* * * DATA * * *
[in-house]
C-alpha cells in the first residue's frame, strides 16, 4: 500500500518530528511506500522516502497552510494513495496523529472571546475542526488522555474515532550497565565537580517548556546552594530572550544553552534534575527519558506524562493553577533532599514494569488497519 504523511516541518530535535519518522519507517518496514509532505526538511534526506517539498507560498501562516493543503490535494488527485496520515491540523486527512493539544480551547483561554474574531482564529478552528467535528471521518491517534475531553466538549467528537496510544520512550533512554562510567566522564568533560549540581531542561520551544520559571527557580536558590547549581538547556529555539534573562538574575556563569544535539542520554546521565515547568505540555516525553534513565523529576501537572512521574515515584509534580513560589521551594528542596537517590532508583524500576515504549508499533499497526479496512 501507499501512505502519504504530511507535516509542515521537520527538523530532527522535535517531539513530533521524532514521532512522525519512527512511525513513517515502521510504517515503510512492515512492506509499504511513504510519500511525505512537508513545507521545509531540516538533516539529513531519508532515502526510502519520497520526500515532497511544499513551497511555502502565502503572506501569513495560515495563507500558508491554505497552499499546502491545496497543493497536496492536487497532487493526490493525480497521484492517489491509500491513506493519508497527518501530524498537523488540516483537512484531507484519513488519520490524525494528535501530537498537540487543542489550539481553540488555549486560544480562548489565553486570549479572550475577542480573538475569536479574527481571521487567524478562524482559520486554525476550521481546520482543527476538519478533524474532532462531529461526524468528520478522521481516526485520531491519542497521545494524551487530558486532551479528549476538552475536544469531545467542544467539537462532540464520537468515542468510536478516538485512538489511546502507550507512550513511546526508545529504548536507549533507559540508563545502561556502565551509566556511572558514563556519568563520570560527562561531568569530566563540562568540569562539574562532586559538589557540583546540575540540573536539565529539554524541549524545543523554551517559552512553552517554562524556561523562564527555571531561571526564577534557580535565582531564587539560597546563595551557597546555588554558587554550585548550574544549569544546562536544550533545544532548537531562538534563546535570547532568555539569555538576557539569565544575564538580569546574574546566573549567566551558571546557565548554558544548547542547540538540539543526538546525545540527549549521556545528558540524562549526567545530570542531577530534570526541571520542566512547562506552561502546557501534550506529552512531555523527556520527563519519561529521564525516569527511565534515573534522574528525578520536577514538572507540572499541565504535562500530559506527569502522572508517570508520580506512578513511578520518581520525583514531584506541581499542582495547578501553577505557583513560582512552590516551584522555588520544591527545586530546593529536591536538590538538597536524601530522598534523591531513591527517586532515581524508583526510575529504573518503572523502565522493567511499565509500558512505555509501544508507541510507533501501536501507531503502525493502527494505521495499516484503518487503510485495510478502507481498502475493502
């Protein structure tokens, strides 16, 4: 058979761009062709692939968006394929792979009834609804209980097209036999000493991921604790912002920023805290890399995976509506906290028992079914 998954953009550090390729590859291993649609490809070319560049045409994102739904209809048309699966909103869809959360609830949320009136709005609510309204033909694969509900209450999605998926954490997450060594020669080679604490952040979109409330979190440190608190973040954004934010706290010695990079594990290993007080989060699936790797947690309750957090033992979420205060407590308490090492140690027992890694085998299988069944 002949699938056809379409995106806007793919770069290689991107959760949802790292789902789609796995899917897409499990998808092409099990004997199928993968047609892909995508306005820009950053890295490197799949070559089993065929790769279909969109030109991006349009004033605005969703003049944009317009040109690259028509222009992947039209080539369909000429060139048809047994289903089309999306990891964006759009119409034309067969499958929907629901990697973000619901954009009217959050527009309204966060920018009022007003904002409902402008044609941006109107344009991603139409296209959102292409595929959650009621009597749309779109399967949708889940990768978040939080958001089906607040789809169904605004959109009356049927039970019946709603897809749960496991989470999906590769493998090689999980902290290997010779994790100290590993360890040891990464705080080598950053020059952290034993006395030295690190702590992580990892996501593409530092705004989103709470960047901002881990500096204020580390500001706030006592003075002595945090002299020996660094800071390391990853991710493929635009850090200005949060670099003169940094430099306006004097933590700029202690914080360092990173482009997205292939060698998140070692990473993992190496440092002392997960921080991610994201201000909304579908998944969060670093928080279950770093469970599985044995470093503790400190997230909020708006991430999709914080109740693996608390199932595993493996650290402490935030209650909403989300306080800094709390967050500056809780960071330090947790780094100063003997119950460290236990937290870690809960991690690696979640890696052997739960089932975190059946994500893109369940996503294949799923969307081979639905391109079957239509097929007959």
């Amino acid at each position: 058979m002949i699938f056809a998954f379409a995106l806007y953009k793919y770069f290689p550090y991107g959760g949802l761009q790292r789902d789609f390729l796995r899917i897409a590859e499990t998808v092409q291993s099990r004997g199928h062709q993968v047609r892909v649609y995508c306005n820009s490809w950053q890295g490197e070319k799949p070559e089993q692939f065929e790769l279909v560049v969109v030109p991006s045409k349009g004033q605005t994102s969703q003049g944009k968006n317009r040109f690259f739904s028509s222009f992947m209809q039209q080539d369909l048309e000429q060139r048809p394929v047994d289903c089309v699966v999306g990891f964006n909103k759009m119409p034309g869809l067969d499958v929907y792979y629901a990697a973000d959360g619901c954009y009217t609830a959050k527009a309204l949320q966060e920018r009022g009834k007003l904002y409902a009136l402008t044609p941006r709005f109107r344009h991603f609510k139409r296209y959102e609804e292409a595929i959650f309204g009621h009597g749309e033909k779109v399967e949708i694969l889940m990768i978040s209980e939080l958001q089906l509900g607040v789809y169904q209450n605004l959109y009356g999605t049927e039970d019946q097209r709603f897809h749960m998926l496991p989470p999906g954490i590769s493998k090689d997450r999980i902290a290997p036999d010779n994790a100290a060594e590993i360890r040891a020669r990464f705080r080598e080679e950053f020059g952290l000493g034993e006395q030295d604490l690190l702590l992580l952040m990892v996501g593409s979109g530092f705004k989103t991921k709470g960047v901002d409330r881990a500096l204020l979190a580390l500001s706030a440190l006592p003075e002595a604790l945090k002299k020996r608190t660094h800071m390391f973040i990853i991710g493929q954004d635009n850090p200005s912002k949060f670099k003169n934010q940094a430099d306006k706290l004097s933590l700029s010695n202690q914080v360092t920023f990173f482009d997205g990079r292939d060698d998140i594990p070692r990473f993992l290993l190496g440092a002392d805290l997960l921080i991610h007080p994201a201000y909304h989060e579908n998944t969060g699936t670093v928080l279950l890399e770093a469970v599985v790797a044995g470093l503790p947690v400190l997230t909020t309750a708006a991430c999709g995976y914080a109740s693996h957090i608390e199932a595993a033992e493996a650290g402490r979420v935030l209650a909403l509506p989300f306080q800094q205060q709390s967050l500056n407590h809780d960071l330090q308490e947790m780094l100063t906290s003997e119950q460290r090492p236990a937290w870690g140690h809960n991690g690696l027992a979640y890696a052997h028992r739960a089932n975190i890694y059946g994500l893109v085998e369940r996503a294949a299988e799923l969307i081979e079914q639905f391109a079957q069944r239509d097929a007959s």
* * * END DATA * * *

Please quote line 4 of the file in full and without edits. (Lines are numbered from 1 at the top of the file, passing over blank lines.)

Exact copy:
């Amino acid at each position: 058979m002949i699938f056809a998954f379409a995106l806007y953009k793919y770069f290689p550090y991107g959760g949802l761009q790292r789902d789609f390729l796995r899917i897409a590859e499990t998808v092409q291993s099990r004997g199928h062709q993968v047609r892909v649609y995508c306005n820009s490809w950053q890295g490197e070319k799949p070559e089993q692939f065929e790769l279909v560049v969109v030109p991006s045409k349009g004033q605005t994102s969703q003049g944009k968006n317009r040109f690259f739904s028509s222009f992947m209809q039209q080539d369909l048309e000429q060139r048809p394929v047994d289903c089309v699966v999306g990891f964006n909103k759009m119409p034309g869809l067969d499958v929907y792979y629901a990697a973000d959360g619901c954009y009217t609830a959050k527009a309204l949320q966060e920018r009022g009834k007003l904002y409902a009136l402008t044609p941006r709005f109107r344009h991603f609510k139409r296209y959102e609804e292409a595929i959650f309204g009621h009597g749309e033909k779109v399967e949708i694969l889940m990768i978040s209980e939080l958001q089906l509900g607040v789809y169904q209450n605004l959109y009356g999605t049927e039970d019946q097209r709603f897809h749960m998926l496991p989470p999906g954490i590769s493998k090689d997450r999980i902290a290997p036999d010779n994790a100290a060594e590993i360890r040891a020669r990464f705080r080598e080679e950053f020059g952290l000493g034993e006395q030295d604490l690190l702590l992580l952040m990892v996501g593409s979109g530092f705004k989103t991921k709470g960047v901002d409330r881990a500096l204020l979190a580390l500001s706030a440190l006592p003075e002595a604790l945090k002299k020996r608190t660094h800071m390391f973040i990853i991710g493929q954004d635009n850090p200005s912002k949060f670099k003169n934010q940094a430099d306006k706290l004097s933590l700029s010695n202690q914080v360092t920023f990173f482009d997205g990079r292939d060698d998140i594990p070692r990473f993992l290993l190496g440092a002392d805290l997960l921080i991610h007080p994201a201000y909304h989060e579908n998944t969060g699936t670093v928080l279950l890399e770093a469970v599985v790797a044995g470093l503790p947690v400190l997230t909020t309750a708006a991430c999709g995976y914080a109740s693996h957090i608390e199932a595993a033992e493996a650290g402490r979420v935030l209650a909403l509506p989300f306080q800094q205060q709390s967050l500056n407590h809780d960071l330090q308490e947790m780094l100063t906290s003997e119950q460290r090492p236990a937290w870690g140690h809960n991690g690696l027992a979640y890696a052997h028992r739960a089932n975190i890694y059946g994500l893109v085998e369940r996503a294949a299988e799923l969307i081979e079914q639905f391109a079957q069944r239509d097929a007959s």